Cystadenomas can also be quite large. While some can be small, about 1 to 3 centimeters (about an inch and a half to 1 inch), some can grow up to 30 centimeters (about a foot)!
Endometrioma develops as a result of endometriosis. Endometriosis is a condition in which cells from the lining of the uterus grow outside the uterus. This tissue can adhere to the surface of the ovary and form a cyst.
An estimated 17 to 44 percent of women with endometriosis have endometriomas. These cysts are sometimes called brown cysts because they contain thick, dark blood that gives them a brown color.
Endometriomas are usually small, but like other cysts, they can vary in size.
What are the symptoms of an ovarian cyst?
Ovarian cysts often have no symptoms. When symptoms are present, they may include:
- Pain in the lower abdomen, which may be dull or sharp.
- Abdominal fullness or pressure
- Flatulence or flatulence
Other less common symptoms may include:
- Pain during sex
- Painful menstruation
- Irregular periods or bleeding between periods
- You feel like you need to urinate more often.
- Difficulty emptying the bladder or defecating
- Difficulty getting pregnant (endometrioma)
Complications of ovarian cysts are rare. Sometimes the cyst may burst open (burst), causing pain or bleeding.
In other cases, the ovary may twist around the surrounding tissue (twist), cutting off the blood supply to the ovary.
Be sure to seek emergency medical attention if you experience any of the following symptoms:
- Severe abdominal pain that comes on suddenly.
- Pain accompanied by fever and vomiting.
- Feeling dizzy or weak
- Breathing fast and shallow
How are ovarian cysts be treated?
Not all ovarian cysts require treatment, and most go away on their own. Because of this, your doctor may prescribe a period of close observation to monitor your cysts and see if they disappear after a period or two.
If you’re suffering from ovarian cysts, your doctor may prescribe an over-the-counter (OTC) pain reliever to help ease the pain. Examples include:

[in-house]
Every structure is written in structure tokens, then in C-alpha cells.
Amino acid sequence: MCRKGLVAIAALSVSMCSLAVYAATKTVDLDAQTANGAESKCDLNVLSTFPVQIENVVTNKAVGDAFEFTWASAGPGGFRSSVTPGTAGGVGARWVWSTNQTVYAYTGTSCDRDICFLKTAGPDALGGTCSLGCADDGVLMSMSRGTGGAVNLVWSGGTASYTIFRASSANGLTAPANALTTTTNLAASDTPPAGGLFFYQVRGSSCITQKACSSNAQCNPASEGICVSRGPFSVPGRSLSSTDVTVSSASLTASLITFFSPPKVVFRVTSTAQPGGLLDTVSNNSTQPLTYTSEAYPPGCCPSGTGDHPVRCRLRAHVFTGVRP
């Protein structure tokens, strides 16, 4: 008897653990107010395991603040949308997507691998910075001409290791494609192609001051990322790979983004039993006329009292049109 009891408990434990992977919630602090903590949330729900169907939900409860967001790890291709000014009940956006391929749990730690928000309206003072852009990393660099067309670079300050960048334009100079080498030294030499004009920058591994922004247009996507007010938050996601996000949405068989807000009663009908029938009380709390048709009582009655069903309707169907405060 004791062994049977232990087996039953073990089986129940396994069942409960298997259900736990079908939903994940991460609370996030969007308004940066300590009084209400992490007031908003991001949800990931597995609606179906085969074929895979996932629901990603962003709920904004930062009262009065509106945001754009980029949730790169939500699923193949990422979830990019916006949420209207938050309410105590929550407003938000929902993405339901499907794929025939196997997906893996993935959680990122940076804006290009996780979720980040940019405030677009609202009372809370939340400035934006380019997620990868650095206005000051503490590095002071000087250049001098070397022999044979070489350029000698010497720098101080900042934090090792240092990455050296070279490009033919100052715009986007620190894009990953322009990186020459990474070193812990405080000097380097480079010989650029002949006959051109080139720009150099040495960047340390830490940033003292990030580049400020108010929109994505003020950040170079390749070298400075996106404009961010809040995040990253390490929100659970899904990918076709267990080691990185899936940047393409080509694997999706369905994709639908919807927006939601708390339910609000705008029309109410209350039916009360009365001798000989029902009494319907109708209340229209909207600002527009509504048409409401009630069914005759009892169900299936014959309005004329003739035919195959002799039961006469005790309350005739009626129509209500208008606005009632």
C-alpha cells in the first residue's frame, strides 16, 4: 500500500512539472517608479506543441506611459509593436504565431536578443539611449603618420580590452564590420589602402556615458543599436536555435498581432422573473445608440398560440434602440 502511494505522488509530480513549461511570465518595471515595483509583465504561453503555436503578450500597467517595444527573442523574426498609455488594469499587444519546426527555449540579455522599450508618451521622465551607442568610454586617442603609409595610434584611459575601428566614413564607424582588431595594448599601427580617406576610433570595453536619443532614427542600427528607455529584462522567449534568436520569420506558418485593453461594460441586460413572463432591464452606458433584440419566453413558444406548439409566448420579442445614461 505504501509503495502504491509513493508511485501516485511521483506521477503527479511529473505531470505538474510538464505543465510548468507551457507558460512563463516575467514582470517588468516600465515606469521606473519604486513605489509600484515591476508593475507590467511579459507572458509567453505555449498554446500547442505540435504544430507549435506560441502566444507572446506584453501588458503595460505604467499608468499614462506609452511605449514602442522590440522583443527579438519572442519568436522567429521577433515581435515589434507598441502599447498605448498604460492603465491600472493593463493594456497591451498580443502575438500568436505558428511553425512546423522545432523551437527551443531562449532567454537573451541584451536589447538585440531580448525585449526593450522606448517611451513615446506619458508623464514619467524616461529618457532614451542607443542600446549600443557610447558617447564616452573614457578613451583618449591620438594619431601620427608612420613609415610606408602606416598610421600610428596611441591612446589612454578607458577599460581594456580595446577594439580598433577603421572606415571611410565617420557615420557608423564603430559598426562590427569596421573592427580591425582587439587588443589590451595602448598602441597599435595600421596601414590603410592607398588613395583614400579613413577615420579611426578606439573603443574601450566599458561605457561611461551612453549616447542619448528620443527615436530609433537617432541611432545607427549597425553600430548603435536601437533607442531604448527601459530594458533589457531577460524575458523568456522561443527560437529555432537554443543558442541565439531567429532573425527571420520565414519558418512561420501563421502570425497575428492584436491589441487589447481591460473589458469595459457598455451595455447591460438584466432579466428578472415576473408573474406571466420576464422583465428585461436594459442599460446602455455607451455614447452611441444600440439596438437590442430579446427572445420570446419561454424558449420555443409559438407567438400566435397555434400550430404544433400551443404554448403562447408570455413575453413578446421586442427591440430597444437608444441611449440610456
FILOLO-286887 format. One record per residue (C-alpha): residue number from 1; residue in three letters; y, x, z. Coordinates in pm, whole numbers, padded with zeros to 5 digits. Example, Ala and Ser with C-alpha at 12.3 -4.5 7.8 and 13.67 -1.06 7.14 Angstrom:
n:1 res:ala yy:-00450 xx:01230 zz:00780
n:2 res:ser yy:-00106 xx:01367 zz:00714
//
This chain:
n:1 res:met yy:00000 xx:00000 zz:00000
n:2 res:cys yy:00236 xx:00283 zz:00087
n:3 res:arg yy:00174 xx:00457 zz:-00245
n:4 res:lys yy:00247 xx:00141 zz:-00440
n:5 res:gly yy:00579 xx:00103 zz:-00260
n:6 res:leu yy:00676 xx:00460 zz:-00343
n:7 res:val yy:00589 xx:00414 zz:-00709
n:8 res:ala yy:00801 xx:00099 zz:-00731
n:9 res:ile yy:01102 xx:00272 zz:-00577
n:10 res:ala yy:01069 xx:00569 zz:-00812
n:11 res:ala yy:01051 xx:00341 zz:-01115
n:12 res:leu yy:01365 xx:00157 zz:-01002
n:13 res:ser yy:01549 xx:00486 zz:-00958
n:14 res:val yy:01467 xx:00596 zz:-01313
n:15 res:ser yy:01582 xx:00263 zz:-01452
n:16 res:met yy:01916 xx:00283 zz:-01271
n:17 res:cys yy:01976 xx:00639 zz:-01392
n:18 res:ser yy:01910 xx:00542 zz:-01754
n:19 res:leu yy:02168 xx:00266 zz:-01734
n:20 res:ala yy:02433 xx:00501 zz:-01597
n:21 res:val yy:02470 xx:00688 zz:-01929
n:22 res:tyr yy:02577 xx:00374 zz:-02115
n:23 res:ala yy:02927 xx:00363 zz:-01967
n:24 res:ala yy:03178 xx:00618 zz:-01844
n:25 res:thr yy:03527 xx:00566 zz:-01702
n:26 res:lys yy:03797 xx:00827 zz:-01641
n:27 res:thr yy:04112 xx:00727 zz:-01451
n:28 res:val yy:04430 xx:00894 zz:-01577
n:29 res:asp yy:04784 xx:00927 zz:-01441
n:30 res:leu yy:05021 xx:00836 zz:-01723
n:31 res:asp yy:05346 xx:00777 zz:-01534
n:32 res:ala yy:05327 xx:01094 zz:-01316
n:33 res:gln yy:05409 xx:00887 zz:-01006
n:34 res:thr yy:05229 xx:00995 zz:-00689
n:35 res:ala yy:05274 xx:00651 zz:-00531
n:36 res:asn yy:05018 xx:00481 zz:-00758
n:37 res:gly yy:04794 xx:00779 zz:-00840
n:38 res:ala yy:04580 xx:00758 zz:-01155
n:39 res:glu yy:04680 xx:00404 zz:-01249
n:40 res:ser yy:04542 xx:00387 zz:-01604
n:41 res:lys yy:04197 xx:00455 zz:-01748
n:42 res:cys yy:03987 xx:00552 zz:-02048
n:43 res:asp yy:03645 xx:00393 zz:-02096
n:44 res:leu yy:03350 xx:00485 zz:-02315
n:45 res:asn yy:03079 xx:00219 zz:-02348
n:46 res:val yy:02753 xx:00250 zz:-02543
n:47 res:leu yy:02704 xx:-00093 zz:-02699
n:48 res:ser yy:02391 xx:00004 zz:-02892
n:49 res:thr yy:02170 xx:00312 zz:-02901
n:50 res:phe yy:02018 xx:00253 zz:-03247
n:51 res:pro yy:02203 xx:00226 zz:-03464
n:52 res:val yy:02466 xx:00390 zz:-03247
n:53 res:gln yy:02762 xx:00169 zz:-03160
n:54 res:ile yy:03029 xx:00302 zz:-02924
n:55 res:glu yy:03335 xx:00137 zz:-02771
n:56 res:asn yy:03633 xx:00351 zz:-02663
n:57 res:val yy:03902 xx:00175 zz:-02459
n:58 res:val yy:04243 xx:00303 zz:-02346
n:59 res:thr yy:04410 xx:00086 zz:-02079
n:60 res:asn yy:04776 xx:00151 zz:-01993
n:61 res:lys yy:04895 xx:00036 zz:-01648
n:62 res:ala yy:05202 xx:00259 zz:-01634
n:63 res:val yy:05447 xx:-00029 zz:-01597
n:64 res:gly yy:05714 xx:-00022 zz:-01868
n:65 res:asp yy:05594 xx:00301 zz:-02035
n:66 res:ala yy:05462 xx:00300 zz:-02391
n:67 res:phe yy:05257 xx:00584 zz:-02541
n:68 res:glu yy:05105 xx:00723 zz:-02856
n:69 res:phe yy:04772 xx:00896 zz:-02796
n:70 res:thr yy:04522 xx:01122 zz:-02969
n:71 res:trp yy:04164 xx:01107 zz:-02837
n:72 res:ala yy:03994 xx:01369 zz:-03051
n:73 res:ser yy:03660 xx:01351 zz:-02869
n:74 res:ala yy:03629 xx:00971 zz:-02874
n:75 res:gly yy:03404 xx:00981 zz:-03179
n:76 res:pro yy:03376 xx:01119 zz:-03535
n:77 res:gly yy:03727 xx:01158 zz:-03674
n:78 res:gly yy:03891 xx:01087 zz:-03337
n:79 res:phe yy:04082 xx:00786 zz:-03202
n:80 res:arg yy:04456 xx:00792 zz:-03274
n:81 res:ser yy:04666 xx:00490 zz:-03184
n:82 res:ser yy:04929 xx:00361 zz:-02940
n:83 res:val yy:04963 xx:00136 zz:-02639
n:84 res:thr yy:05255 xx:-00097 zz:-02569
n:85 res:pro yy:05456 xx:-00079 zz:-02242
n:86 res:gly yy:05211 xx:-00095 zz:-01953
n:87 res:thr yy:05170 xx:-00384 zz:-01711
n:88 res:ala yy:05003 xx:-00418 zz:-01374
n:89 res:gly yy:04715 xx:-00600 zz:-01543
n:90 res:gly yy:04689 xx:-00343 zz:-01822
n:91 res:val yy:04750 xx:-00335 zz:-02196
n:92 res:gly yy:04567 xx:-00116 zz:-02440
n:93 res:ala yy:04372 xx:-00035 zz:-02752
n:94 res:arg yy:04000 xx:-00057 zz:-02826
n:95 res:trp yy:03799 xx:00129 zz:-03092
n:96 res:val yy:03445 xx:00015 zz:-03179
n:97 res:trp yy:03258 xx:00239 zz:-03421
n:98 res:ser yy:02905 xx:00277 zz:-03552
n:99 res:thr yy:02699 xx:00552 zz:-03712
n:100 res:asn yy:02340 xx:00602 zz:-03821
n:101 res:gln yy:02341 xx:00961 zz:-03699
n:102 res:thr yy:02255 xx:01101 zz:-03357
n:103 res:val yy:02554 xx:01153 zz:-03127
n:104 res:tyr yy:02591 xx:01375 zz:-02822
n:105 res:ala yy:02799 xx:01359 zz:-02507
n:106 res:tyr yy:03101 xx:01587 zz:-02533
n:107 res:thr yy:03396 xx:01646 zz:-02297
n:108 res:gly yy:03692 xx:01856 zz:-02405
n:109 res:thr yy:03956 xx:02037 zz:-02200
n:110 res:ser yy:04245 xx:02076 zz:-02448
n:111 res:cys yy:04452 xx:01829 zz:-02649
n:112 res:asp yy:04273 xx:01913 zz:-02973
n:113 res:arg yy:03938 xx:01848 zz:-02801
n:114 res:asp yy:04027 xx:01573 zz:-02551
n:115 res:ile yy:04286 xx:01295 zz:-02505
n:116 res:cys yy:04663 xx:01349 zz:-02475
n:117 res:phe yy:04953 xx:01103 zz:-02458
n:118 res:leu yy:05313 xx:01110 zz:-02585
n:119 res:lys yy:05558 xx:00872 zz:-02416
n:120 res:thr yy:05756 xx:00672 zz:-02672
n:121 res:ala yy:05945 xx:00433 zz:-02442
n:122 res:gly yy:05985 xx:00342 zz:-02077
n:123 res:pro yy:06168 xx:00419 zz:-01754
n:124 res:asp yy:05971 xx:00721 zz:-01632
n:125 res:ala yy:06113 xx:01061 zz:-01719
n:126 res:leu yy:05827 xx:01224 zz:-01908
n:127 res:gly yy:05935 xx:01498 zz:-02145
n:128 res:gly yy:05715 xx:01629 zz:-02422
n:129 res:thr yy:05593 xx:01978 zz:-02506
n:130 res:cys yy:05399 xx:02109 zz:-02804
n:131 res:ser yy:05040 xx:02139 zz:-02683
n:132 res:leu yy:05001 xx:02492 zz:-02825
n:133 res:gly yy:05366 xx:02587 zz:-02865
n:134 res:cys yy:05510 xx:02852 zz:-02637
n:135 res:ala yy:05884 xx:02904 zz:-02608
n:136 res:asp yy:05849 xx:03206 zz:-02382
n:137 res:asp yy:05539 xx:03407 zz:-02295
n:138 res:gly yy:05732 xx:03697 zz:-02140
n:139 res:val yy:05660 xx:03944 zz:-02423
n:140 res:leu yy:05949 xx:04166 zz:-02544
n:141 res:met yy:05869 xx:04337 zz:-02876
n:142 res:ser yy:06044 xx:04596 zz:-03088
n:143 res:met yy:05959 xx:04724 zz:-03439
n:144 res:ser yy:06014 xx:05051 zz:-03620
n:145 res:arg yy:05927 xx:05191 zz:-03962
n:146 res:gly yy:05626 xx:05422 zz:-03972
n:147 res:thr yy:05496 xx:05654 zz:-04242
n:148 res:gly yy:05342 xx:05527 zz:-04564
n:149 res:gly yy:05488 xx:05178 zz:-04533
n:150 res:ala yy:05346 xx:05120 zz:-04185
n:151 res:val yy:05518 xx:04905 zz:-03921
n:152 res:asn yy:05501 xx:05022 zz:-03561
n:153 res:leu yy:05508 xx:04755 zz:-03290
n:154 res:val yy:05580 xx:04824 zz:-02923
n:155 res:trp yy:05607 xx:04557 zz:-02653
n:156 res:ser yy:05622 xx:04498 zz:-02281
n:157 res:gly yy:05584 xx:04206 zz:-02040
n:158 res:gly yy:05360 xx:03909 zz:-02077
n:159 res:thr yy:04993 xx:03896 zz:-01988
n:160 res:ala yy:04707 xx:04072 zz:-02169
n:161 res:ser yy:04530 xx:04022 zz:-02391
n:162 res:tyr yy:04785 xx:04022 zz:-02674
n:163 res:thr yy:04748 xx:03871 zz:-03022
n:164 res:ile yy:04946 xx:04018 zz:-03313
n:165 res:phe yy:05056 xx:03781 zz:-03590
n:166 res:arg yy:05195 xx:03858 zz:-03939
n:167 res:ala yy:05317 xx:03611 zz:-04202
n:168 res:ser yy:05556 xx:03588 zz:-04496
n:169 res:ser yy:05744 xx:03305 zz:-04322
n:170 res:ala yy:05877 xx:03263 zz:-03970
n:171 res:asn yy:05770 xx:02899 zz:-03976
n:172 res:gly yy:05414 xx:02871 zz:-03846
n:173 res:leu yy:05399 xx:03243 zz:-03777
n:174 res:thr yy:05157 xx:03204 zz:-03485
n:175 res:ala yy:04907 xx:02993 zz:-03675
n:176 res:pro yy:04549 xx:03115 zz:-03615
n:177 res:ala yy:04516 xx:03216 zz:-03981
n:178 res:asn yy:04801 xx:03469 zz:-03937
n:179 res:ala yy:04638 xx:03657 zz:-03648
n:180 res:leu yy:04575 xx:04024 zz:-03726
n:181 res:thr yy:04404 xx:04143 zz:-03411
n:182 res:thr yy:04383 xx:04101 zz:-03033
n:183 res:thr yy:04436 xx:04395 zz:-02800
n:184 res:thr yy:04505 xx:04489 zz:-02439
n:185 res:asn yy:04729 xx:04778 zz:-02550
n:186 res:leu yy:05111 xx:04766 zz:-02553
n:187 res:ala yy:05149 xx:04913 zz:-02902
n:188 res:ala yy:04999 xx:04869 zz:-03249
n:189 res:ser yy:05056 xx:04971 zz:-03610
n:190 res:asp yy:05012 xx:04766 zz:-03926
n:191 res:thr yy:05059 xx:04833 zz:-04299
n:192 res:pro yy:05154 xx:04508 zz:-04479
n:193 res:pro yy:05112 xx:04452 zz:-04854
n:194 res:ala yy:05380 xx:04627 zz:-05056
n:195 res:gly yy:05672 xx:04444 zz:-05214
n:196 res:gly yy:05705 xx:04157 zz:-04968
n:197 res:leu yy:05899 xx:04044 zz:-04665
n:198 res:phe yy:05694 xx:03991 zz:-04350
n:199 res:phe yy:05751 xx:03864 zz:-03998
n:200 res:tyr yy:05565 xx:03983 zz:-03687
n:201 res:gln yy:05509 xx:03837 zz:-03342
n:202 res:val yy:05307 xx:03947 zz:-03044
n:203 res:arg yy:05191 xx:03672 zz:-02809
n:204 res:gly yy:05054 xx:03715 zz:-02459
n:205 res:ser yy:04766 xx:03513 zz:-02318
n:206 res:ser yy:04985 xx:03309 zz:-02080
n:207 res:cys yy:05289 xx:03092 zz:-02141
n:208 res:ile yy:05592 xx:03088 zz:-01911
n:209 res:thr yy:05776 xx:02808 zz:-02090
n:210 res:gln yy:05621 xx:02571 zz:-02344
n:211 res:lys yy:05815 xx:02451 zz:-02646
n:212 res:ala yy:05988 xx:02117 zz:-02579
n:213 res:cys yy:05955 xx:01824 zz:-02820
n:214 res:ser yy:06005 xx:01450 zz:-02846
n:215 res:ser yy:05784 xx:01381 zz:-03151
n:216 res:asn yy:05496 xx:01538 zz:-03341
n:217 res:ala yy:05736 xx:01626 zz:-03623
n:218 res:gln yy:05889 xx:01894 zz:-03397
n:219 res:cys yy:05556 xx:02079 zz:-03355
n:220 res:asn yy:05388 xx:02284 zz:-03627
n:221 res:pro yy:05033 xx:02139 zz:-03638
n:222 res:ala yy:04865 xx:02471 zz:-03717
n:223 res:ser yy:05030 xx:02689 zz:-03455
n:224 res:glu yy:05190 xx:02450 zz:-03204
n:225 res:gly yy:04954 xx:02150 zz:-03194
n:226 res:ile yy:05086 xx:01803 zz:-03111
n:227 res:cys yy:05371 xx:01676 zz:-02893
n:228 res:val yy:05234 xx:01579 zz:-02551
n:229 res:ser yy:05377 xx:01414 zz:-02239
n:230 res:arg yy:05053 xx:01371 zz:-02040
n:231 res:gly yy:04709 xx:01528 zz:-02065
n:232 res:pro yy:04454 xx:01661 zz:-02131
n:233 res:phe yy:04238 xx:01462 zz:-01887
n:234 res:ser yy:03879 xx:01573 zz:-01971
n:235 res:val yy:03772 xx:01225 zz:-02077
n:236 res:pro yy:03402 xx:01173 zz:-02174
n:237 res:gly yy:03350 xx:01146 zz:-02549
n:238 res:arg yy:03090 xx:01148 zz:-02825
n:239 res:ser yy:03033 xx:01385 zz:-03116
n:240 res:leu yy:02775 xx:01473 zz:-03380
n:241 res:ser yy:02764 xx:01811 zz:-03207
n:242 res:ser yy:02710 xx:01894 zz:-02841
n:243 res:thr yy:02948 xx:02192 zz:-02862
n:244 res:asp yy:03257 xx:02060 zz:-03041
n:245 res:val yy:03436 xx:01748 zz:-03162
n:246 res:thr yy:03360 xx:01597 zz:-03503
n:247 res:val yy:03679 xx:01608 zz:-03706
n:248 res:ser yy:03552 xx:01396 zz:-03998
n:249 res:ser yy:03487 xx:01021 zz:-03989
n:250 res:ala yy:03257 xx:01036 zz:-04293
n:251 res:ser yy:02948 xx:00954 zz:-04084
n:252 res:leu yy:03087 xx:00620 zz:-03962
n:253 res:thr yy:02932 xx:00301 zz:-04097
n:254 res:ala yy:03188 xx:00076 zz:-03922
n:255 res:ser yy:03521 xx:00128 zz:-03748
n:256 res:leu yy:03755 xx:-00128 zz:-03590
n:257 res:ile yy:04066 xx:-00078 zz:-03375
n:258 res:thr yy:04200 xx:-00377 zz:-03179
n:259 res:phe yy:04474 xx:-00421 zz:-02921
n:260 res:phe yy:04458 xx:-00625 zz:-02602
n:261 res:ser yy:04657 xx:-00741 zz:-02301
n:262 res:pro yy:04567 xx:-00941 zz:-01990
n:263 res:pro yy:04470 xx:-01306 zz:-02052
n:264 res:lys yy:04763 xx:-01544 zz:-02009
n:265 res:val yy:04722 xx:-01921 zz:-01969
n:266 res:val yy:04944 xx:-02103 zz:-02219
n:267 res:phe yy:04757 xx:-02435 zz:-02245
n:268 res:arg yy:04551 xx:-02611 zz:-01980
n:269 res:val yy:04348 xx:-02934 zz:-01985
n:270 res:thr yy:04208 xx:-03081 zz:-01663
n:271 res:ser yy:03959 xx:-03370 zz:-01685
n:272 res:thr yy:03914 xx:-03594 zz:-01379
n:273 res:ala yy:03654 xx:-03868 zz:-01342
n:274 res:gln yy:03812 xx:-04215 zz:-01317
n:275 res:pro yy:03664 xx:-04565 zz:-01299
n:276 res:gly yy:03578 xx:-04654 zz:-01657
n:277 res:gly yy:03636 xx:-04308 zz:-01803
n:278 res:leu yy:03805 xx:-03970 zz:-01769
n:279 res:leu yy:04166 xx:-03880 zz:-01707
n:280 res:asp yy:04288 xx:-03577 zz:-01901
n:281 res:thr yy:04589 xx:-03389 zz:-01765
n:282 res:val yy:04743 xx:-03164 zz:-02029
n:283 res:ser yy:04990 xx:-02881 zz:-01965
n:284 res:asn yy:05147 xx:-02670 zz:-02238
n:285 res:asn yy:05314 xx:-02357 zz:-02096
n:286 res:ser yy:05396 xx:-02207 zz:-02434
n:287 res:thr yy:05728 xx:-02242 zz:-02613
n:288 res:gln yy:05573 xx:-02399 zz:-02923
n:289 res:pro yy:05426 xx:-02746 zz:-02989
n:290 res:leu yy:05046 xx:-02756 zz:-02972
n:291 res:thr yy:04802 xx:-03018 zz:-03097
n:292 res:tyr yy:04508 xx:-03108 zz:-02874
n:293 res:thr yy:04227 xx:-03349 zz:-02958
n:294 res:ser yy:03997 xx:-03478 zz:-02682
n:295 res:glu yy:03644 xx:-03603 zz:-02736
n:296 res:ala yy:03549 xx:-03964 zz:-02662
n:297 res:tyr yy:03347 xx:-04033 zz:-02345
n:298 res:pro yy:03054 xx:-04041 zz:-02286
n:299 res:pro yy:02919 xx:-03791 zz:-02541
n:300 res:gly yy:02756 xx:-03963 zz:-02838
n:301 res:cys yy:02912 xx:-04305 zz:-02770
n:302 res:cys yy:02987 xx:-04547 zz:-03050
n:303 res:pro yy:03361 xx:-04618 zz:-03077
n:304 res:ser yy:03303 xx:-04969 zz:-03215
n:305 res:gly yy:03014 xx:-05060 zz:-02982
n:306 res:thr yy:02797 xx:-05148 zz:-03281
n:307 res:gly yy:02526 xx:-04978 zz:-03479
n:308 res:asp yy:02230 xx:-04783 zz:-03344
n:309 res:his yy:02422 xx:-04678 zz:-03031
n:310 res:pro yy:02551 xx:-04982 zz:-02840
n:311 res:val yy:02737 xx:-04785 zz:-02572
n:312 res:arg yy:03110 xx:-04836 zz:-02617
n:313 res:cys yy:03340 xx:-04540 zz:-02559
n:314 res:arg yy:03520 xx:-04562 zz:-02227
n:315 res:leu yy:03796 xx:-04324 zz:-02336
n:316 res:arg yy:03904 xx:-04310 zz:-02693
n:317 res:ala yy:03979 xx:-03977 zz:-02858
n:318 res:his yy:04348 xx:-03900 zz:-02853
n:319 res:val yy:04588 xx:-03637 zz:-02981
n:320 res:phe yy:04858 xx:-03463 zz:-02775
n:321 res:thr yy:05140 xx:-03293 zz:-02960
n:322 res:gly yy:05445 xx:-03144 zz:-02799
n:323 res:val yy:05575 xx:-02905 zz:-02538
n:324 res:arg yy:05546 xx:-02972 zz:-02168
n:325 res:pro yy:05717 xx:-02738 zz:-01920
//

- Acetaminophen (Tylenol)
- Ibuprofen (Motrin, Advil)
- Naproxen (Aleve)
Sometimes ovarian cysts may require surgery. It may be needed when the cyst:
- is large or starts continues growing
- Does not go away on its own after a few menstrual cycles
- Causes severe pain
- Looks abnormal or malignant (cancer) on ultrasound.
Ovarian cyst removal surgery is usually performed with a minimally invasive procedure such as laparoscopy. However, more invasive open surgery may be needed when the cyst is very large or cancer is suspected.
If you have frequent functional cysts, your doctor may prescribe hormonal birth control. Although this drug may help prevent new functional cysts from forming, it will not shrink existing cysts.
The Bottom Line
Most women develop ovarian cysts at some point in their lives. In fact, functioning ovarian cysts are a normal part of your menstrual cycle. These cysts usually have no symptoms and usually disappear within a few weeks.
Some other types of cysts, such as dermoid cysts, cystadenomas, and endometriomas, are much less common. These cysts can continue to grow and grow.
Most cysts do not need to be surgically removed. However, surgery may be recommended for larger cysts that do not go away on their own or appear abnormal on ultrasound.